Cemalettin A, Caglar Y, Gokhan D, Omur C. Evaluation of acetabular development after Dega acetabuloplasty in developmental dysplasia of the hip. J Pediatr Orthop 2013; B22:91–95.  Back to cited text no. 16
    
17.
Reichel H, Hein W. Dega acetabuloplasty combined with intertrochanteric osteotomies. Clin Orthop Relat Res 1996; 323:234–242.  Back to cited text no. 17
    
18.
Karlen JW, Skaggs DL, Ramachandran M, Kay R. The Dega osteotomy: a versatile osteotomy in the treatment of developmental and neuromuscular hip pathology. J Pediatr Orthop 2009; 29-7: 676–682.  Back to cited text no. 18
    
19.
Al-Ghamdi A, Rendon J, Al-Faya F, Saran N, Benaroch T, Hamdy R. Dega osteotomy for the correction of acetabular dysplasia of the hip: a radiographic review of 21 cases. J Pediatr Orthop 2012; 32:113–120.  Back to cited text no. 19
    
20.
El-Sayed M, Ahmed T, Fathy S, Zyton H. The effect of Dega acetabuloplasty and Salter innominate osteotomy on acetabular remodeling monitored by the acetabular index in walking DDH patients between 2 and 6 years of age: short-to middle-term follow-up. J Child Orthop 2012; 6:471–477.  Back to cited text no. 20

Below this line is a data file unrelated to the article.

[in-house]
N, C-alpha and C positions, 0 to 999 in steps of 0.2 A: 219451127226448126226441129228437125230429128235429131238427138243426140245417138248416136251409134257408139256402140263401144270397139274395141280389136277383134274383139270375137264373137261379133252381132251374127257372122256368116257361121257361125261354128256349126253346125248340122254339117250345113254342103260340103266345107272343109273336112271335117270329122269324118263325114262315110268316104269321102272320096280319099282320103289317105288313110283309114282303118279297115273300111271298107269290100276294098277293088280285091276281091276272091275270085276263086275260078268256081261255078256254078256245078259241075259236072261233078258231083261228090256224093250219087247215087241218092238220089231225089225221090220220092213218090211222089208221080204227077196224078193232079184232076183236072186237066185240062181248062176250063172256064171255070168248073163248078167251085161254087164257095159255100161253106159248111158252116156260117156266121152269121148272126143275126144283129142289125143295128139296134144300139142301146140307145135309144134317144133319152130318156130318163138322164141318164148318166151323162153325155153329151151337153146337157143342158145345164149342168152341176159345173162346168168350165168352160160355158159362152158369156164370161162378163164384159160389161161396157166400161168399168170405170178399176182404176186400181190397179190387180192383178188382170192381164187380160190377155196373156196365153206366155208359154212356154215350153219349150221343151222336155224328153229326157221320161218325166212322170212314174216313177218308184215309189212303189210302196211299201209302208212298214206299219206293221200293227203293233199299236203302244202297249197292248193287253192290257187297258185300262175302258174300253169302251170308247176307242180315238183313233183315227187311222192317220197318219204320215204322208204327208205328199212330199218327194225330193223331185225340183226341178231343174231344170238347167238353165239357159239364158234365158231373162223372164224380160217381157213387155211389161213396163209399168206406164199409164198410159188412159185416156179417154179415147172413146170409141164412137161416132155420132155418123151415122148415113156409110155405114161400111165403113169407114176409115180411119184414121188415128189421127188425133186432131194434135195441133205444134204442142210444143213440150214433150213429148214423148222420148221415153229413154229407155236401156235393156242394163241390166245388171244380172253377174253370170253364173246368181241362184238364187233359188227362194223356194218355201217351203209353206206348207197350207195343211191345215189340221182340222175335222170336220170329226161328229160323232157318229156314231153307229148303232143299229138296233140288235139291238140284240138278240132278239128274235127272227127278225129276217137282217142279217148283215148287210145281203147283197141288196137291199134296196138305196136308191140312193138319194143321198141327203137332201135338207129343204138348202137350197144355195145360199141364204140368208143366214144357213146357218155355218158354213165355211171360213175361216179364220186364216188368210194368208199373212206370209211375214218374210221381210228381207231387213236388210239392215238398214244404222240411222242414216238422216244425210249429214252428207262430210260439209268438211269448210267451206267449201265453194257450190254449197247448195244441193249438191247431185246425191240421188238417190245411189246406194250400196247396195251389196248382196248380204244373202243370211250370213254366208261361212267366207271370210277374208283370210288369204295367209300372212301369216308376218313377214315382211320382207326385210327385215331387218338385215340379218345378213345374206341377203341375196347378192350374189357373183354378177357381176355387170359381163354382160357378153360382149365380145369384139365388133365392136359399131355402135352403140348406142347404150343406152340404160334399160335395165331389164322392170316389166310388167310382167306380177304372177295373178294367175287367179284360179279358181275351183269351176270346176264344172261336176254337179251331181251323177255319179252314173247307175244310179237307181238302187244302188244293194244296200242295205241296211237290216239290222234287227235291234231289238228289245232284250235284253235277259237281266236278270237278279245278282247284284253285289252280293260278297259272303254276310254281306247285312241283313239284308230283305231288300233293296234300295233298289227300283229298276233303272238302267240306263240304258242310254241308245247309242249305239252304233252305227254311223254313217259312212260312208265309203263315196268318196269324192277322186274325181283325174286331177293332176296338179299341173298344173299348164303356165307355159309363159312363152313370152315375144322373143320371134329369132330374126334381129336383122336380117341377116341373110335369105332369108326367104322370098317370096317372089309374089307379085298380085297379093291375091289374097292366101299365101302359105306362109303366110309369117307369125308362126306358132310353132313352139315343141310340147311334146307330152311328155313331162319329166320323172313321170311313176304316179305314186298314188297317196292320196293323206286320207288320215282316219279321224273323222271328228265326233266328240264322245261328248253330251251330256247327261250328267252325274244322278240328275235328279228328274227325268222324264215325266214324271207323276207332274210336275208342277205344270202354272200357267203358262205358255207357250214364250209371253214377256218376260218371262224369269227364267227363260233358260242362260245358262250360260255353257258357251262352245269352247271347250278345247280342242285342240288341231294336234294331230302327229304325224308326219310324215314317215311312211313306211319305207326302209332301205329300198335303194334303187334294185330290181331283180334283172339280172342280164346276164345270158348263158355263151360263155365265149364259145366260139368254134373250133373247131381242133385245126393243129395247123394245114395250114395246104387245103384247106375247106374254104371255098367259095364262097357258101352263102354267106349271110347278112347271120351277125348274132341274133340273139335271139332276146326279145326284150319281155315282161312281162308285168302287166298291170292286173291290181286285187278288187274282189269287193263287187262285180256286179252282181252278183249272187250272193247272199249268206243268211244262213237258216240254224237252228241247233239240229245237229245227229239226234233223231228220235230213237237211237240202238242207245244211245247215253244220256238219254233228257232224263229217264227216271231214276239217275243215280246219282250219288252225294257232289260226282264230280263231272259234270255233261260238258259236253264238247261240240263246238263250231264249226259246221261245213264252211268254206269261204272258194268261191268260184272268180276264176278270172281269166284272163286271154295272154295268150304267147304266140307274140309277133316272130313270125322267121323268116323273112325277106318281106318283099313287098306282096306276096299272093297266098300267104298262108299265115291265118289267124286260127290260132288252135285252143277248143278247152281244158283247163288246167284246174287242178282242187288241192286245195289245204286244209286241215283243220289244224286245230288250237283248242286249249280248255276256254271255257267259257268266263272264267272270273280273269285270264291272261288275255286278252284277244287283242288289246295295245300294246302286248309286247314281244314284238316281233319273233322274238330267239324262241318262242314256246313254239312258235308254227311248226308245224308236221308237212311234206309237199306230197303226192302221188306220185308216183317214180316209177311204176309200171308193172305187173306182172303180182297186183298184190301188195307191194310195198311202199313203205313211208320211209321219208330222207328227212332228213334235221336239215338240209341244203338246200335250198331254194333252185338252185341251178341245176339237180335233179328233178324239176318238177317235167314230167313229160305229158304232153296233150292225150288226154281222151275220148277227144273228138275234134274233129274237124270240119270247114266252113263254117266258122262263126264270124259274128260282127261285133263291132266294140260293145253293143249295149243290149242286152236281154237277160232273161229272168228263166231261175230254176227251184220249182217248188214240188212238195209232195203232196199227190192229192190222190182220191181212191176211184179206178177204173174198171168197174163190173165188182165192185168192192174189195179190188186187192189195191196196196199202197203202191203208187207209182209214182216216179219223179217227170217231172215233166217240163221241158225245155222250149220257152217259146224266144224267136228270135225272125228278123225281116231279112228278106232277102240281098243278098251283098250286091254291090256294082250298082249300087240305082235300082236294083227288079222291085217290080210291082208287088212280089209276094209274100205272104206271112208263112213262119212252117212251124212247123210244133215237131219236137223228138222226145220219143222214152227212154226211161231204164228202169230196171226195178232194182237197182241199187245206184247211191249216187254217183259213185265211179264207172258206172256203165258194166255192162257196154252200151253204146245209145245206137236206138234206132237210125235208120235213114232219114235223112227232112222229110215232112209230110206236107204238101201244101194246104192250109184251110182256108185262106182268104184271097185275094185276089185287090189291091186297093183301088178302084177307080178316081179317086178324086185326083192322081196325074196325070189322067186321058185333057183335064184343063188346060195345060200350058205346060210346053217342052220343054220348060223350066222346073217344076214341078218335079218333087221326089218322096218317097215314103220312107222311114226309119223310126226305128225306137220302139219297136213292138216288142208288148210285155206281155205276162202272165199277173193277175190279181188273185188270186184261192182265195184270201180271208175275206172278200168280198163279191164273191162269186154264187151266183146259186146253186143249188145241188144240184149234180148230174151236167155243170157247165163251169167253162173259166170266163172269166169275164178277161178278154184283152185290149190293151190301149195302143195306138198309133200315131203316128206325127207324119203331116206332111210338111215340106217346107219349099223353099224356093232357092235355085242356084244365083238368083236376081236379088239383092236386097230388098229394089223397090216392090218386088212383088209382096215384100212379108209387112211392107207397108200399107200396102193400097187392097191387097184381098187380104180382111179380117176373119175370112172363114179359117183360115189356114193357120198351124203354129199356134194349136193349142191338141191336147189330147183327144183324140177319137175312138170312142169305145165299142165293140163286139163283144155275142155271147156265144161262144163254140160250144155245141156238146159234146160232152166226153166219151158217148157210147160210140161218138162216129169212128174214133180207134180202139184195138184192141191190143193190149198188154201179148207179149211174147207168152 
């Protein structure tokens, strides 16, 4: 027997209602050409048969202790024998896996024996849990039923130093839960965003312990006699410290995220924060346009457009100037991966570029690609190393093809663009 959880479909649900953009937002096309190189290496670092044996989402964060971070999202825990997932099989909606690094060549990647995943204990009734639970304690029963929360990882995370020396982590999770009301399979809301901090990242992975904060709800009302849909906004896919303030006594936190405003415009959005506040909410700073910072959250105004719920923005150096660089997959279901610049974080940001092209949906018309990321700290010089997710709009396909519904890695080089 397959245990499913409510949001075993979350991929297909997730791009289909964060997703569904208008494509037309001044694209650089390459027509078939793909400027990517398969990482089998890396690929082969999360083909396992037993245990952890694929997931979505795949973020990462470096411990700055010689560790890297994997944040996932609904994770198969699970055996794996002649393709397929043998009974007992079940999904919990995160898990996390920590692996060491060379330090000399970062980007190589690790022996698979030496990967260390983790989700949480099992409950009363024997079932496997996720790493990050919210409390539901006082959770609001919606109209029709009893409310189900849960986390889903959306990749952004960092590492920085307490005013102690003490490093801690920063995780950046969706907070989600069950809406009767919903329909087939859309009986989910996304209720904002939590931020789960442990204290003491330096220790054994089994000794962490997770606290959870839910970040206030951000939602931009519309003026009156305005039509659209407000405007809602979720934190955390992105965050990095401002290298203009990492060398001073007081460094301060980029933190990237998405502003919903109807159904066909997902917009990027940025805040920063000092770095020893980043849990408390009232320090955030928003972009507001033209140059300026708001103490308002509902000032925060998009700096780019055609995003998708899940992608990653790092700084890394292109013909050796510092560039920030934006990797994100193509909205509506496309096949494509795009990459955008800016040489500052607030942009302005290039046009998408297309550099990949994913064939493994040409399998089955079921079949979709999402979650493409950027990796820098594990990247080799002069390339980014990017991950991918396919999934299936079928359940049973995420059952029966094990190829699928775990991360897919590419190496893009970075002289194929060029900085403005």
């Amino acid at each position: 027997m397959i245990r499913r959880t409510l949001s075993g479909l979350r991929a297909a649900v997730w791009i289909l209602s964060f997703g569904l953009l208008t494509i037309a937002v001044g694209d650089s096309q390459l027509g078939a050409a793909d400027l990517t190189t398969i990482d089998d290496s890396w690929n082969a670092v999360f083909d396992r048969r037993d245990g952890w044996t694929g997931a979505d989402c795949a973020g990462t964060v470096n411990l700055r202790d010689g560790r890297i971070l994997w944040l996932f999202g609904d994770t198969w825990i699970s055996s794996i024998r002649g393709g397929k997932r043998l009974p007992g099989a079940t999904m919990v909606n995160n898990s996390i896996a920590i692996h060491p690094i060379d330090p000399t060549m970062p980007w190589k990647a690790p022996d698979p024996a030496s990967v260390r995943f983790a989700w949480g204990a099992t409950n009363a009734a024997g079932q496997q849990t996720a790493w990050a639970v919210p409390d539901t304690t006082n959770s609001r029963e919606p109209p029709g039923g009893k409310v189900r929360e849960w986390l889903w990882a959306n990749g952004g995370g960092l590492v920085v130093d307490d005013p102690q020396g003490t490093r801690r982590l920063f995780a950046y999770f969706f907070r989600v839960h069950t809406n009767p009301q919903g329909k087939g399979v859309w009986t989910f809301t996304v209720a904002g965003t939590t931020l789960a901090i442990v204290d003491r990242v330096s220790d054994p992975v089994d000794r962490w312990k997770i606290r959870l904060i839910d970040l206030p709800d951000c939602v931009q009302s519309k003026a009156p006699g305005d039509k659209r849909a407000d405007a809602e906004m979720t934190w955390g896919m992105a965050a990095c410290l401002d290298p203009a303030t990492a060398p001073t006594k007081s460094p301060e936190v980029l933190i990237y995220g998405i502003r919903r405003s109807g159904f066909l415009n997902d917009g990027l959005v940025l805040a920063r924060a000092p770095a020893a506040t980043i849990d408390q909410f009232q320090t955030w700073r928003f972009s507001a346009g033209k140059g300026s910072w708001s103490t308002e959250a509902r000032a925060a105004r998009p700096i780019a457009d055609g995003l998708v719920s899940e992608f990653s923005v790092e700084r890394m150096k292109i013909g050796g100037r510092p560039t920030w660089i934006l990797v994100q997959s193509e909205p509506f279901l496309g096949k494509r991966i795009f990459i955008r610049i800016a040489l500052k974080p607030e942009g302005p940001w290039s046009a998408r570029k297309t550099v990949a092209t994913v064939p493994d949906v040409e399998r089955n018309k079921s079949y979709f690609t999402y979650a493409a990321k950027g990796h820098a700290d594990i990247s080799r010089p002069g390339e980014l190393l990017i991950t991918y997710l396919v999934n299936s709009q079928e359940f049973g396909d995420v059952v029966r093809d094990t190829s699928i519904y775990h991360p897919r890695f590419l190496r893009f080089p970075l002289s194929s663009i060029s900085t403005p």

21.
Wedge JH, Thomas SR, Salter RB. Outcome at forty-five years after open reduction and innominate osteotomy for late-presenting developmental dysplasia of the hip. Surgical technique. J Bone Joint Surg Am 2008; 90 (Suppl 2 Part 2):238–253.  Back to cited text no. 21
    
22.
Bøhm P, Weber G. Salter’s innominate osteotomy for hip dysplasia in adolescents and young adults: results in 58 patients (69 osteotomies) at 4–12 years. Acta Orthop Scand 2003; 74:277–286.  Back to cited text no. 22
    


    Figures

  [Figure 1], [Figure 2], [Figure 3], [Figure 4]
 
 
    Tables

  [Table 1], [Table 2], [Table 3], [Table 4], [Table 5]